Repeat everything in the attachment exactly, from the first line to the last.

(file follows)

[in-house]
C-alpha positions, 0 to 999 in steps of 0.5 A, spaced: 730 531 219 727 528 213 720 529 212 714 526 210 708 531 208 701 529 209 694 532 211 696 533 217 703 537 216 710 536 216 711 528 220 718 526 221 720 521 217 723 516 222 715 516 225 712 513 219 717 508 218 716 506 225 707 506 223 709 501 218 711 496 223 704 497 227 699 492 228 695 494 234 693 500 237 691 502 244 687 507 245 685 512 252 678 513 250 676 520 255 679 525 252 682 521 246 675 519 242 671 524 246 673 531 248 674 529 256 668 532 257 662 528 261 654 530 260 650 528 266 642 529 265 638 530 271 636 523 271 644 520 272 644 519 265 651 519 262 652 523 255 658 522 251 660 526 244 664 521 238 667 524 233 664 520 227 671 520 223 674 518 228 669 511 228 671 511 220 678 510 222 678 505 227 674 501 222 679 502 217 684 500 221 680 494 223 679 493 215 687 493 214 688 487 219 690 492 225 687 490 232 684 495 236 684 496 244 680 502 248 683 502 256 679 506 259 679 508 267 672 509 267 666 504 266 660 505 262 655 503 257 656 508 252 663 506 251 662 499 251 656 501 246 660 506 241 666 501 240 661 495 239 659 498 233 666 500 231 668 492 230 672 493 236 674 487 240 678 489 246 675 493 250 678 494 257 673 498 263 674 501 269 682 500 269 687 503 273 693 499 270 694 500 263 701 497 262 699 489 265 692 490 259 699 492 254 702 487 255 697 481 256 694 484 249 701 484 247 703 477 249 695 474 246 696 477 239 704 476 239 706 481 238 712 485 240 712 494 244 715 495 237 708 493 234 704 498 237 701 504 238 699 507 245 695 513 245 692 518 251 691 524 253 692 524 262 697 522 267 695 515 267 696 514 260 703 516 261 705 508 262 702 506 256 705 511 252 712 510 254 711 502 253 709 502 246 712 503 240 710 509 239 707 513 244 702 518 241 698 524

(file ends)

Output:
[in-house]
C-alpha positions, 0 to 999 in steps of 0.5 A, spaced: 730 531 219 727 528 213 720 529 212 714 526 210 708 531 208 701 529 209 694 532 211 696 533 217 703 537 216 710 536 216 711 528 220 718 526 221 720 521 217 723 516 222 715 516 225 712 513 219 717 508 218 716 506 225 707 506 223 709 501 218 711 496 223 704 497 227 699 492 228 695 494 234 693 500 237 691 502 244 687 507 245 685 512 252 678 513 250 676 520 255 679 525 252 682 521 246 675 519 242 671 524 246 673 531 248 674 529 256 668 532 257 662 528 261 654 530 260 650 528 266 642 529 265 638 530 271 636 523 271 644 520 272 644 519 265 651 519 262 652 523 255 658 522 251 660 526 244 664 521 238 667 524 233 664 520 227 671 520 223 674 518 228 669 511 228 671 511 220 678 510 222 678 505 227 674 501 222 679 502 217 684 500 221 680 494 223 679 493 215 687 493 214 688 487 219 690 492 225 687 490 232 684 495 236 684 496 244 680 502 248 683 502 256 679 506 259 679 508 267 672 509 267 666 504 266 660 505 262 655 503 257 656 508 252 663 506 251 662 499 251 656 501 246 660 506 241 666 501 240 661 495 239 659 498 233 666 500 231 668 492 230 672 493 236 674 487 240 678 489 246 675 493 250 678 494 257 673 498 263 674 501 269 682 500 269 687 503 273 693 499 270 694 500 263 701 497 262 699 489 265 692 490 259 699 492 254 702 487 255 697 481 256 694 484 249 701 484 247 703 477 249 695 474 246 696 477 239 704 476 239 706 481 238 712 485 240 712 494 244 715 495 237 708 493 234 704 498 237 701 504 238 699 507 245 695 513 245 692 518 251 691 524 253 692 524 262 697 522 267 695 515 267 696 514 260 703 516 261 705 508 262 702 506 256 705 511 252 712 510 254 711 502 253 709 502 246 712 503 240 710 509 239 707 513 244 702 518 241 698 524